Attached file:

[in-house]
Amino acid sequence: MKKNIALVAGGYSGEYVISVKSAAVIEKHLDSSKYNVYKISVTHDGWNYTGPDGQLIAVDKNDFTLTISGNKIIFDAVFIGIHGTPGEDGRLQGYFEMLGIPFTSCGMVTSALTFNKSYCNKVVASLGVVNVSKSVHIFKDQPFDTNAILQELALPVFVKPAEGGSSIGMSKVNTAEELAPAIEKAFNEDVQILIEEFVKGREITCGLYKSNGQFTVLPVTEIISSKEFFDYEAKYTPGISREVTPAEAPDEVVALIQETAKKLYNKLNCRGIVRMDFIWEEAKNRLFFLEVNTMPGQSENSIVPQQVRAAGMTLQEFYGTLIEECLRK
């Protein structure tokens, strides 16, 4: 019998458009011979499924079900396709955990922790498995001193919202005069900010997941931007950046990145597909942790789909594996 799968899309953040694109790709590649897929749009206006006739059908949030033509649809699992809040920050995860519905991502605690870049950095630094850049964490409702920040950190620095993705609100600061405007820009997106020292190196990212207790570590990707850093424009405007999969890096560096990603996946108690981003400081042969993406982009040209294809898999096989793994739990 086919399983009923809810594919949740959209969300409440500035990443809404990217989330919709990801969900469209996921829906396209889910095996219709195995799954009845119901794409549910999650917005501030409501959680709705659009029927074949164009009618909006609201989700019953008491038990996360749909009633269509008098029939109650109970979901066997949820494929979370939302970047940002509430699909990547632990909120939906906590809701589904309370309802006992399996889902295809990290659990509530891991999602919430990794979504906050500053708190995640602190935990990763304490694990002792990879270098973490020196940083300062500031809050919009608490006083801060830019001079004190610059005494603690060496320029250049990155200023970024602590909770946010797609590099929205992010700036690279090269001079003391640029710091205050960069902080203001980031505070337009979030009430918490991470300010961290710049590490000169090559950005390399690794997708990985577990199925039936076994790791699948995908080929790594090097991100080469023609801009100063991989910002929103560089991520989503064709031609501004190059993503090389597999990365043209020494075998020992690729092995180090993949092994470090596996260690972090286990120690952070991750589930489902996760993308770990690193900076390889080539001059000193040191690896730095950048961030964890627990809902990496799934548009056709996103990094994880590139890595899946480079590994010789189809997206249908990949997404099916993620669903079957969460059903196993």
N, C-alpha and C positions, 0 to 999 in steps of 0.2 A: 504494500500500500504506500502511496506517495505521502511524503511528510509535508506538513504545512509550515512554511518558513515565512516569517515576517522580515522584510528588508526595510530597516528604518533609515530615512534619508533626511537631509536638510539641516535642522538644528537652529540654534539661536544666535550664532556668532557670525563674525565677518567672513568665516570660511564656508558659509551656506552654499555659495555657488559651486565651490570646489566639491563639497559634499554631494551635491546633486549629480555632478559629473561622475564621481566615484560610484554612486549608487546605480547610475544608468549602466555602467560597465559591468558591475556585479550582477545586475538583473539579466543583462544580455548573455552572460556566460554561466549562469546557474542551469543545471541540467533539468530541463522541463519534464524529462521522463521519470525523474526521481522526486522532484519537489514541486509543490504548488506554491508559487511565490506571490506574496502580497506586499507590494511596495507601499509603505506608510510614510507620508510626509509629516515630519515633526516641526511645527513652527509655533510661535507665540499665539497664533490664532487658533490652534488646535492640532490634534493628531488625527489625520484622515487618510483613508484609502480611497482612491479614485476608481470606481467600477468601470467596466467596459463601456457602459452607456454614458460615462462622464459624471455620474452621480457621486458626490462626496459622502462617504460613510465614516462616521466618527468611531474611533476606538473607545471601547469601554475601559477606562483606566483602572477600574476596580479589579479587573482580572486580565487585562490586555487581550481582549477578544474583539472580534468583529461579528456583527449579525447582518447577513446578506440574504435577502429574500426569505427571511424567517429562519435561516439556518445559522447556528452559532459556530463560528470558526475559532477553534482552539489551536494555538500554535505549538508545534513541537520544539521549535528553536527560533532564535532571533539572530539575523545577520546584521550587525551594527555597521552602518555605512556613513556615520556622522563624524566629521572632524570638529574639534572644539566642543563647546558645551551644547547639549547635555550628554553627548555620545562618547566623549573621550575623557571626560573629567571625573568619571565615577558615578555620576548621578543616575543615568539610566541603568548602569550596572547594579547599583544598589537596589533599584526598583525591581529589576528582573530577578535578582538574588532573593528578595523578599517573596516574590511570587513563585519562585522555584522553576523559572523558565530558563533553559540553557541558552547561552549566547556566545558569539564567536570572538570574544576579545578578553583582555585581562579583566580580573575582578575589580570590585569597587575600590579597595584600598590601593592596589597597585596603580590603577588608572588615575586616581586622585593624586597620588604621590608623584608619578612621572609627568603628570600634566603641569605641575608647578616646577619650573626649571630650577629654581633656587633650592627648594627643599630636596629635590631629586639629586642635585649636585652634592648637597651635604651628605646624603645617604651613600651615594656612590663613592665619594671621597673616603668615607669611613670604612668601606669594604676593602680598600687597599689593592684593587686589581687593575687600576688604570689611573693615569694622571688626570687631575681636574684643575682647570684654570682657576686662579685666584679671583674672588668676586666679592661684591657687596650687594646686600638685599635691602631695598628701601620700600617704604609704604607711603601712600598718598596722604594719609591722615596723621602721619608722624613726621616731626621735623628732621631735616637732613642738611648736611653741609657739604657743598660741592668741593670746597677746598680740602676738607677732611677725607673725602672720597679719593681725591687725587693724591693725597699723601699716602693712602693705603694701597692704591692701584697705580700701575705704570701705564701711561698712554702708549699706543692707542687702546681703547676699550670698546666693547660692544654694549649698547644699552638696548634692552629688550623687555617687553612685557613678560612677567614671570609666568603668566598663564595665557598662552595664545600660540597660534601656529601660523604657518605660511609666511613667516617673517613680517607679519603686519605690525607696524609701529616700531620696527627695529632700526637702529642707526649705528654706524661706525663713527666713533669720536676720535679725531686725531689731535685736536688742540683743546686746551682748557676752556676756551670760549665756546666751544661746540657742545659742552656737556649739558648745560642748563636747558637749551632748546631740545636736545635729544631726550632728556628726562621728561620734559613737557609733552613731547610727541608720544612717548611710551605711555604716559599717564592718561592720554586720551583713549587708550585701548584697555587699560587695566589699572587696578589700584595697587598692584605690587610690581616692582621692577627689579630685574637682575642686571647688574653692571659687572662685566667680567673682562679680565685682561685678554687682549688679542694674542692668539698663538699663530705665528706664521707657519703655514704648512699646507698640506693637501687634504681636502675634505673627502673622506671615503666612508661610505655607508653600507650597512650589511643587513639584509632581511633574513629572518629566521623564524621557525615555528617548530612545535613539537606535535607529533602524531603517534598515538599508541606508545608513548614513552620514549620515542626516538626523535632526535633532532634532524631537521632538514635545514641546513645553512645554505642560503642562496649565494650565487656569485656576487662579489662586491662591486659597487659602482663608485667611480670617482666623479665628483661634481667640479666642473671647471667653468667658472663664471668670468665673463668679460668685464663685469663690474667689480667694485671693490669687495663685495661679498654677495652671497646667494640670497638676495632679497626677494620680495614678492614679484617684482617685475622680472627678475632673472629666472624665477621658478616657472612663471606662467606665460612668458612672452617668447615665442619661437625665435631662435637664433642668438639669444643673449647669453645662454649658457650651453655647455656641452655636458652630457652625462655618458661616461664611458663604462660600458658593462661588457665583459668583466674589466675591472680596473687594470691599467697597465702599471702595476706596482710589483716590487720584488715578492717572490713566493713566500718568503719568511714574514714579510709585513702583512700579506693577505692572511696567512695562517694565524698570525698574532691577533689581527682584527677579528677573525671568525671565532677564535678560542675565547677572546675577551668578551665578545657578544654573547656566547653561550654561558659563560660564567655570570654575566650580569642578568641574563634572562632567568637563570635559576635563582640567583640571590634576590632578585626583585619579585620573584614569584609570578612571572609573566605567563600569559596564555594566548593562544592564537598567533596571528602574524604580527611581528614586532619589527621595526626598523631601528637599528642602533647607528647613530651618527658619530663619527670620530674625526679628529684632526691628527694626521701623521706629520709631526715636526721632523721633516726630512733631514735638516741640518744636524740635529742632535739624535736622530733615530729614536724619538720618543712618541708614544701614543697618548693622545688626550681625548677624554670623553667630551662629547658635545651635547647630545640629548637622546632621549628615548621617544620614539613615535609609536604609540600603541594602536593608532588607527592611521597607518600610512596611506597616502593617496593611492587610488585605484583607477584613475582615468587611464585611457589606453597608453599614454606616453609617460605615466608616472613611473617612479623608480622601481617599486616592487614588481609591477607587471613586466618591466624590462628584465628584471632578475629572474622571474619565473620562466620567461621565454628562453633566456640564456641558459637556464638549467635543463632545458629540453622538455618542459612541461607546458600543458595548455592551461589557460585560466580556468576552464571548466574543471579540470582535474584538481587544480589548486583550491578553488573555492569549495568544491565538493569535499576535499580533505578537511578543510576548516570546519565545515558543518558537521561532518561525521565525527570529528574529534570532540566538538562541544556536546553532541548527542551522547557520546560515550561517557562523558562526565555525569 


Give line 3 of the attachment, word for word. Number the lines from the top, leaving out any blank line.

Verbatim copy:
């Protein structure tokens, strides 16, 4: 019998458009011979499924079900396709955990922790498995001193919202005069900010997941931007950046990145597909942790789909594996 799968899309953040694109790709590649897929749009206006006739059908949030033509649809699992809040920050995860519905991502605690870049950095630094850049964490409702920040950190620095993705609100600061405007820009997106020292190196990212207790570590990707850093424009405007999969890096560096990603996946108690981003400081042969993406982009040209294809898999096989793994739990 086919399983009923809810594919949740959209969300409440500035990443809404990217989330919709990801969900469209996921829906396209889910095996219709195995799954009845119901794409549910999650917005501030409501959680709705659009029927074949164009009618909006609201989700019953008491038990996360749909009633269509008098029939109650109970979901066997949820494929979370939302970047940002509430699909990547632990909120939906906590809701589904309370309802006992399996889902295809990290659990509530891991999602919430990794979504906050500053708190995640602190935990990763304490694990002792990879270098973490020196940083300062500031809050919009608490006083801060830019001079004190610059005494603690060496320029250049990155200023970024602590909770946010797609590099929205992010700036690279090269001079003391640029710091205050960069902080203001980031505070337009979030009430918490991470300010961290710049590490000169090559950005390399690794997708990985577990199925039936076994790791699948995908080929790594090097991100080469023609801009100063991989910002929103560089991520989503064709031609501004190059993503090389597999990365043209020494075998020992690729092995180090993949092994470090596996260690972090286990120690952070991750589930489902996760993308770990690193900076390889080539001059000193040191690896730095950048961030964890627990809902990496799934548009056709996103990094994880590139890595899946480079590994010789189809997206249908990949997404099916993620669903079957969460059903196993």